I joined Rotary in 2006 with great excitement in my heart because, having been a volunteer all my life for our church and community I had not claimed one specific volunteer flag under which I could fly. Now I work under the Rotary flag and I am grateful every day for the opportunity to change a life. This is how I will change the world, one person at a time.

I was born and raised in Liverpool, England – the third daughter of a big and boisterous family, born of parents who always looked for more. MORE! Their immigrant adventure brought us to Canada from a city where music was so big and so were crime and economic struggle. The natural beauty of Ontario took my breath away and I am proud to now call it my home. I raised two amazing kids in rural Ontario and loved the grass roots contrast to living the urban life in England.

My Rotary introduction was first made by a superlative Rotarian, PDG Doug Vincent; and I knew I had discovered something special in this organisation. I joined Waterloo RC whose members provided a positive and rich environment for my own launch. I subsequently came to know other parts of this whole canvas called Rotary as I moved from Bruce-Grey to Waterloo.

Quickly I became involved in International Service; that had been my dream for many years as my adult children left the nest. Back then I had only a small comprehension of the amazing work that has preceded me, and the needs which are so huge. Hence Rotary presented me with impressive history, goals, and the opportunity to achieve them as I explored northern Mexico via project work. The people I have met on my travels are too many to count, and yet they have each enriched my life. The Rotarians with whom I have worked in northern Mexico continue to amaze me as they work tirelessly in their impoverished community. They are grateful, hardworking, dedicated to their community and to each other and they welcome visiting Rotarians with immeasurable warmth! In Agua Prieta, as they celebrate 70 years of Rotary in their city, they continue to impress me with their spirit of community and family.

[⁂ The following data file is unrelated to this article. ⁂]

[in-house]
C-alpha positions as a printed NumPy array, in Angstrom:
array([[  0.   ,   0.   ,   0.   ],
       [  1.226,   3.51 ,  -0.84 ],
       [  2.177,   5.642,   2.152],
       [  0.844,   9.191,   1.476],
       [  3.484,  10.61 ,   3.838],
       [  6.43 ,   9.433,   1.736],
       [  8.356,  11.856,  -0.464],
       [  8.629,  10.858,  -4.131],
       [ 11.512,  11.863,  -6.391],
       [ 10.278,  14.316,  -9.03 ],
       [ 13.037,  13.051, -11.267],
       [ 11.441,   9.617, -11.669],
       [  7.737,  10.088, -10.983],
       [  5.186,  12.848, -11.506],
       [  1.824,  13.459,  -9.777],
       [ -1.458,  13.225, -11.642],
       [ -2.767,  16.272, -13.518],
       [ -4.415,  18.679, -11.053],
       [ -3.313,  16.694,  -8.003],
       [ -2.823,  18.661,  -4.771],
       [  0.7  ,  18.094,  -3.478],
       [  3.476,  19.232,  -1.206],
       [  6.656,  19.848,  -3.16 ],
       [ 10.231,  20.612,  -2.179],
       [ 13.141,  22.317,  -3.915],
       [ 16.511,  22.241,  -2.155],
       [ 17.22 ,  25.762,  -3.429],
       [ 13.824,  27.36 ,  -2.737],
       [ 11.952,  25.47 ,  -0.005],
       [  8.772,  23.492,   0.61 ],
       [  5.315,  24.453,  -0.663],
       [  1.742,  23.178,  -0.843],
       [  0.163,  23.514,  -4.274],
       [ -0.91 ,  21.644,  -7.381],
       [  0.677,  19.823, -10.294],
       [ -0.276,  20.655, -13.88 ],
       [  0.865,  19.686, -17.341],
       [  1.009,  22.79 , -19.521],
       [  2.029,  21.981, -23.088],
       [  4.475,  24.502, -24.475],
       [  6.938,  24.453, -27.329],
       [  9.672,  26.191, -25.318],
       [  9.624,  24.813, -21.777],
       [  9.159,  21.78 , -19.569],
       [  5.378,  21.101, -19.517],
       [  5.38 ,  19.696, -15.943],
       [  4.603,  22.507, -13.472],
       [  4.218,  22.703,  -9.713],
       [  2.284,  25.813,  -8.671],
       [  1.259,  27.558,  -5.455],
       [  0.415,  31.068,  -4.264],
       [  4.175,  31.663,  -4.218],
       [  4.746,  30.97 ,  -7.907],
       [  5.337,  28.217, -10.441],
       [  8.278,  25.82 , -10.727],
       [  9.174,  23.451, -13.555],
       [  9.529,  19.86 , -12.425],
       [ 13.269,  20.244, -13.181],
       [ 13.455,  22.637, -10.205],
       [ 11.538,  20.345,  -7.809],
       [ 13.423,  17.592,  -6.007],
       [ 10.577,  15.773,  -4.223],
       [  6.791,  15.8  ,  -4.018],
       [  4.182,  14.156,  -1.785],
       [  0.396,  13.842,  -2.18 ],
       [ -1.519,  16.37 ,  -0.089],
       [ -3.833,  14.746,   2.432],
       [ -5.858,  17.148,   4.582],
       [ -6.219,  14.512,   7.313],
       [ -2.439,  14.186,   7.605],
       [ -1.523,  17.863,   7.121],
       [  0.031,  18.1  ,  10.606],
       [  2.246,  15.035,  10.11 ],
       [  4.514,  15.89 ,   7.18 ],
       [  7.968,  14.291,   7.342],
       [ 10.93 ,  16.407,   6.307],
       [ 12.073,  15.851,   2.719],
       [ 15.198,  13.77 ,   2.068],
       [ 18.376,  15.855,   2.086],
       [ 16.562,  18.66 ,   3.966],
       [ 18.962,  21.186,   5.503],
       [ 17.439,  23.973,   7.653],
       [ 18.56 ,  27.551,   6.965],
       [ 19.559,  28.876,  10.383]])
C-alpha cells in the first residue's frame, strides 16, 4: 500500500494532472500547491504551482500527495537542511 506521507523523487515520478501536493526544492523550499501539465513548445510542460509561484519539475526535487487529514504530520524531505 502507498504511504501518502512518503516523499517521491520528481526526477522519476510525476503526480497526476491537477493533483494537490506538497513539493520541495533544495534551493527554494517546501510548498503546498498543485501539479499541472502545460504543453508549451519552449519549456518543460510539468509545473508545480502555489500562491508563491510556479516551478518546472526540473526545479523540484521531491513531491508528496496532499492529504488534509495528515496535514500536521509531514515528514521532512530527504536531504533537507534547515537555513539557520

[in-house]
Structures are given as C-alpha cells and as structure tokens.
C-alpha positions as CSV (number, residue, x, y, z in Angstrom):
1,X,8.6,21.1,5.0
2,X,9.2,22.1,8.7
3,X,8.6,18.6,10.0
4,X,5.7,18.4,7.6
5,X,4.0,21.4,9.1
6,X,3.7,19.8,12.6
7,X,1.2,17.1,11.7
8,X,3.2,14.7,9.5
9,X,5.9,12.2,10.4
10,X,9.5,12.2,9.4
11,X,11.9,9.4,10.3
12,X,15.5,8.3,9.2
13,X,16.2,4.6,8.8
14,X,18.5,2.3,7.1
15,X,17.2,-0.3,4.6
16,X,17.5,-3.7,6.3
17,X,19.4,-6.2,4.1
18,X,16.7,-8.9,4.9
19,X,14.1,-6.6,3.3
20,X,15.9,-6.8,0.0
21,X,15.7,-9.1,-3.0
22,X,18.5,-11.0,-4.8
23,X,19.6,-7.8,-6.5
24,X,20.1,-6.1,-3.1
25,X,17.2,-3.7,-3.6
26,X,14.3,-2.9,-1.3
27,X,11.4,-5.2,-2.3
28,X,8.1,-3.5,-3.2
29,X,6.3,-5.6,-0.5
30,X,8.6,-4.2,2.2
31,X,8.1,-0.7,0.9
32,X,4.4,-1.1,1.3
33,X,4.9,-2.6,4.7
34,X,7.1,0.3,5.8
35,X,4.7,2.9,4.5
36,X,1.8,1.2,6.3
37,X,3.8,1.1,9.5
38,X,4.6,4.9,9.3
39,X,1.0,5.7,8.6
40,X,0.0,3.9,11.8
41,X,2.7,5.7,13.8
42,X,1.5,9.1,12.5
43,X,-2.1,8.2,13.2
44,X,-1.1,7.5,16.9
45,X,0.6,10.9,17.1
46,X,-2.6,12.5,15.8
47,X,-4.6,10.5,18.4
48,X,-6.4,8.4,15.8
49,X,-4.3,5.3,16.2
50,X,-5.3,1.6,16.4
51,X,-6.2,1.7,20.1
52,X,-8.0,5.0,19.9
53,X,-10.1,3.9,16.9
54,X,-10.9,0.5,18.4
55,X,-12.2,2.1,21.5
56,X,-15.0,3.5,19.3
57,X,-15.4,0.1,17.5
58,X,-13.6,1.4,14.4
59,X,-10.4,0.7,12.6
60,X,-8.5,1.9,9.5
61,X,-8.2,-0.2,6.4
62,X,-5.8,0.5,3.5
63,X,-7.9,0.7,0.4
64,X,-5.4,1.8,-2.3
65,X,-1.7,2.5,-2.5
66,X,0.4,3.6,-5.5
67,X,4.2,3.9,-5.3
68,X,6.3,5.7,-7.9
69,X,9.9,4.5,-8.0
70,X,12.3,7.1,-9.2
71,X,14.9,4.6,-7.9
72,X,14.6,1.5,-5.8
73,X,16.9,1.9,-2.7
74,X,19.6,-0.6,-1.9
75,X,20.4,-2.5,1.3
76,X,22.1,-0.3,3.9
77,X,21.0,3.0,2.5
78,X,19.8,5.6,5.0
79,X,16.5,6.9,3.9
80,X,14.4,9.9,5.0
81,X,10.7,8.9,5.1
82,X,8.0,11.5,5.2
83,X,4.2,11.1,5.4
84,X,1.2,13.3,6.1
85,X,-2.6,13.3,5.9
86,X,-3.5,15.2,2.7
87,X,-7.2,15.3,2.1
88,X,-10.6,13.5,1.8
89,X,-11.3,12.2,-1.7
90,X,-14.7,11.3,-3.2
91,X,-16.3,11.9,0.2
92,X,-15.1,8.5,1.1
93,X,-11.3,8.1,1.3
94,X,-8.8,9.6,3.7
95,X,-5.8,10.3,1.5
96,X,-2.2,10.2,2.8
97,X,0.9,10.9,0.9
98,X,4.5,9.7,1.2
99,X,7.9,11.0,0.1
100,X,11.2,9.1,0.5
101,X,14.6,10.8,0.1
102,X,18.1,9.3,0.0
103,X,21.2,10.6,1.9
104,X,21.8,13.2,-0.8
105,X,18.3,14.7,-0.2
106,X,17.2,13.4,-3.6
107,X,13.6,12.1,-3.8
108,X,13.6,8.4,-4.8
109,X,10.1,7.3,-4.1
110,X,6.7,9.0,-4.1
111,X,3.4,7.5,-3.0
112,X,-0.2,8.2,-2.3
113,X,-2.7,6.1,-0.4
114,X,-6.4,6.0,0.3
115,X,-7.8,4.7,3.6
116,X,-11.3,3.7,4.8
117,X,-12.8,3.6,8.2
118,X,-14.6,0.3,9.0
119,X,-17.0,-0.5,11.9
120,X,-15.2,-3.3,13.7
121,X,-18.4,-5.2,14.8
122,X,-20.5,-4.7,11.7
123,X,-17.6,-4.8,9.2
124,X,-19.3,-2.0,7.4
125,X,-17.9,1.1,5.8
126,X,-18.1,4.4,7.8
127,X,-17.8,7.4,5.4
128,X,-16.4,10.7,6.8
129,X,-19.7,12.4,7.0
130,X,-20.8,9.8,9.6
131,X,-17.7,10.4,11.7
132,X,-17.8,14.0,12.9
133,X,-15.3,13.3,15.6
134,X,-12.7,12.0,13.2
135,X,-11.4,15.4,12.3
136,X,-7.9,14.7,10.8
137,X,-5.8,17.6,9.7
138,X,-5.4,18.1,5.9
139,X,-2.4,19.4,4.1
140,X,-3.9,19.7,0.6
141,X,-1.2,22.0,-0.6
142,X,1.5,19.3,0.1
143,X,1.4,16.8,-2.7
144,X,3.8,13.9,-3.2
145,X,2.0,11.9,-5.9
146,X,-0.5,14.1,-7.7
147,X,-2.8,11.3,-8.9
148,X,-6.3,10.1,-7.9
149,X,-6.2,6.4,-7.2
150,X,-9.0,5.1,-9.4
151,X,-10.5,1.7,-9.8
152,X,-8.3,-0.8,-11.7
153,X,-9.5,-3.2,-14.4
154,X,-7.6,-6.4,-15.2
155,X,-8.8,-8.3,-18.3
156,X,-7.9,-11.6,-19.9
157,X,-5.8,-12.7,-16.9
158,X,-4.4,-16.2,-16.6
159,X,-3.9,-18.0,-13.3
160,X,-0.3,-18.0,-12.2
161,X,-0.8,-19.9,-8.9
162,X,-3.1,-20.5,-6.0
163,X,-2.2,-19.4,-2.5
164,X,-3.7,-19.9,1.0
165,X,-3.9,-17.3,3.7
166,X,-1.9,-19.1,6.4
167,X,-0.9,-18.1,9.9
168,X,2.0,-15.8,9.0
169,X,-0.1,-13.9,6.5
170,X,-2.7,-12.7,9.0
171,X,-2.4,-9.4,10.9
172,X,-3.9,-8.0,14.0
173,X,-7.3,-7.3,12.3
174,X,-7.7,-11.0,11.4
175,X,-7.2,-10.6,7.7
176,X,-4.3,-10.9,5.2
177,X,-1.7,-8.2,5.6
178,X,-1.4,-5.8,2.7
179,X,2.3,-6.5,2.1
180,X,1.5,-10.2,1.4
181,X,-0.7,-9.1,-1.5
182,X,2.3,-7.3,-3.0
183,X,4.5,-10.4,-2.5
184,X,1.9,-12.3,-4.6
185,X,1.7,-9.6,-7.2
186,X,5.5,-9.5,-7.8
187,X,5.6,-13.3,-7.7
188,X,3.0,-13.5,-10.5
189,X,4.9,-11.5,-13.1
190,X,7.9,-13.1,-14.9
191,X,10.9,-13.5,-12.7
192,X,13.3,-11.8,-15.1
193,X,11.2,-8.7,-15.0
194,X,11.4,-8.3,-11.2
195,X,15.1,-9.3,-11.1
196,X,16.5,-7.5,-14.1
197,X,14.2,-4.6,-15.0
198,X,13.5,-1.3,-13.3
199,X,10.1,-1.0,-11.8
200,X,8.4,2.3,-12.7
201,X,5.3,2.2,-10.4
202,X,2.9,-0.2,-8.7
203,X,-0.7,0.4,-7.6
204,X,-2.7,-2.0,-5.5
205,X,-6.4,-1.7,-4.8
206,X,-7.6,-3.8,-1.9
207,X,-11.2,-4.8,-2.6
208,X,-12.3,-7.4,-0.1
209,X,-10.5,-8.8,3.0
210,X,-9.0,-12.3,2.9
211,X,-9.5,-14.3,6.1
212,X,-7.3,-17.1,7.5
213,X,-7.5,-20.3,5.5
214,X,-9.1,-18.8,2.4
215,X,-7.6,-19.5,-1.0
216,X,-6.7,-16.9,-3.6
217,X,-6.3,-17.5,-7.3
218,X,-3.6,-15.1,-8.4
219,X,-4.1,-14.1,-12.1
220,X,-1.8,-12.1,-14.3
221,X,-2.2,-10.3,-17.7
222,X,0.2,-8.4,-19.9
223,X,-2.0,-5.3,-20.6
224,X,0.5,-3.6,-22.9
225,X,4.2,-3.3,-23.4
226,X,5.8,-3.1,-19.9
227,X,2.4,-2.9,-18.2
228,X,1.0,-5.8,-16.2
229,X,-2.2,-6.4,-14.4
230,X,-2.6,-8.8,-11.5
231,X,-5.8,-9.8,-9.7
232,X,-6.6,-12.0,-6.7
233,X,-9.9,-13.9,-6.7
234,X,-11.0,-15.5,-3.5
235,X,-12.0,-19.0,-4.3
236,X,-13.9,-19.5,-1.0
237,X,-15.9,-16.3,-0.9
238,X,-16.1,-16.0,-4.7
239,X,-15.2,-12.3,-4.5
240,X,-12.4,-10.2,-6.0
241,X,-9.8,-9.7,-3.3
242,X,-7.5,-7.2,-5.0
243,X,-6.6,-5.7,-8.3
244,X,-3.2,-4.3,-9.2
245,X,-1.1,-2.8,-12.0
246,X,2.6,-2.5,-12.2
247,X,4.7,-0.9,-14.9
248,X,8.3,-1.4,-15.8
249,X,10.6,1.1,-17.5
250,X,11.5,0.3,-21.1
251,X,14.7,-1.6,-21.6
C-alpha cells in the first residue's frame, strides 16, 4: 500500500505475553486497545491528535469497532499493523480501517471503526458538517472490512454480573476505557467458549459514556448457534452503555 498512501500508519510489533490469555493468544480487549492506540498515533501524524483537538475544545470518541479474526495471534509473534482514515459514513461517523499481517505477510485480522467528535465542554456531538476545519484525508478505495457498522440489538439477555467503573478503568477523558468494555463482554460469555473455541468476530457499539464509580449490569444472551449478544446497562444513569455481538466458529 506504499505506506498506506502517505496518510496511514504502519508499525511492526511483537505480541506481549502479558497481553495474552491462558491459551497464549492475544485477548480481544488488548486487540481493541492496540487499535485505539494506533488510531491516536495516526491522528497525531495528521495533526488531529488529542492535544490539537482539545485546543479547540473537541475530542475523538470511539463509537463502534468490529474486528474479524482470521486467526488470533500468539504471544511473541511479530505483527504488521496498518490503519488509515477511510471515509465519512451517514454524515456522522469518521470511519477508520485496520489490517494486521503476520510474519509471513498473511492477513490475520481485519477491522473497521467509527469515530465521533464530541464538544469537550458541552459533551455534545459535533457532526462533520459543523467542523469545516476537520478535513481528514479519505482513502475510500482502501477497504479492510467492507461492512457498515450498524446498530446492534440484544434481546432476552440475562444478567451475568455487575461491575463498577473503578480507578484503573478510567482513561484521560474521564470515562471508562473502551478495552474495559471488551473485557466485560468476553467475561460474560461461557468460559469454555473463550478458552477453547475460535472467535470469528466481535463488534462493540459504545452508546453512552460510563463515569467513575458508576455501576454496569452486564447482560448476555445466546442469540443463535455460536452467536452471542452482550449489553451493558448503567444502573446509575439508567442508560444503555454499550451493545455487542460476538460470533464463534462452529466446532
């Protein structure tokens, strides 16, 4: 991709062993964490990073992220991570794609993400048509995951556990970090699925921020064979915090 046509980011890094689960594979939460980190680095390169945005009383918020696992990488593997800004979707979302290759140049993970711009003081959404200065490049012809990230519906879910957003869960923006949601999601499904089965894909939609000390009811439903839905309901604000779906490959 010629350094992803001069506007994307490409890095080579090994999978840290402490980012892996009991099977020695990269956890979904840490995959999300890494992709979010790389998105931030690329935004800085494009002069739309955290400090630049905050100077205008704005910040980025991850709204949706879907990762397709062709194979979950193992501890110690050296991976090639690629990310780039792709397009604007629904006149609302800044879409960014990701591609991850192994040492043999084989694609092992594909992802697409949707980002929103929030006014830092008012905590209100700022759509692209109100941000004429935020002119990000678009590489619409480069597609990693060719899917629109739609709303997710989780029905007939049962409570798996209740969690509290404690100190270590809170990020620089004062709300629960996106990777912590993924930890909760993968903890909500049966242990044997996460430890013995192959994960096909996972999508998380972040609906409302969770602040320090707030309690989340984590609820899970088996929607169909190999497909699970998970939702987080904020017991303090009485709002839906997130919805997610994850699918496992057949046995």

My work for a tour company takes me all over North America and it is as fascinating as it is challenging, and always satisfying. As a writer waiting to carve out my name, I document my experiences as I travel and enjoy the endless variety of people, scenery and events that unfold before my eyes.

I continue to strive to deserve the honour of being a go-between from the richness of Ontario to the poverty of the Sonora desert.   It is a privilege to receive donations from the hands of generous Rotarians in Canada and then hear the ‘Gracias’ of the resilient people of Agua Prieta. I bring back with me so many difficult, uplifting stories every time I visit, and leave behind a part of my heart.

I am without doubt a part of all whom I have met.

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To find out more about Rotary and how you can have an impact locally or globally, contact us by email at or visit our website, our Facebook page, or follow us on Twitter.

#WomenWednesday Rotary Profile – Tracey Hare Connell

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This week we are featuring the Rotary Club of Kitchener’s Tracey Hare Connell.

Tracey has been a dynamic and engaging Rotarian since she joined in 1997. Her natural leadership abilities were the reason she was quickly recruited to chair important Club fundraising projects and act as a mentor to fellow Rotarians. In 2005/6 Tracey accepted the role of President. Since then Tracey has continued to lead many aspects of the Rotary Club of Kitchener to success, including the upcoming In Vino Caritas ‘In Wine there is Charity’ event taking place at The Tannery on April 3rd.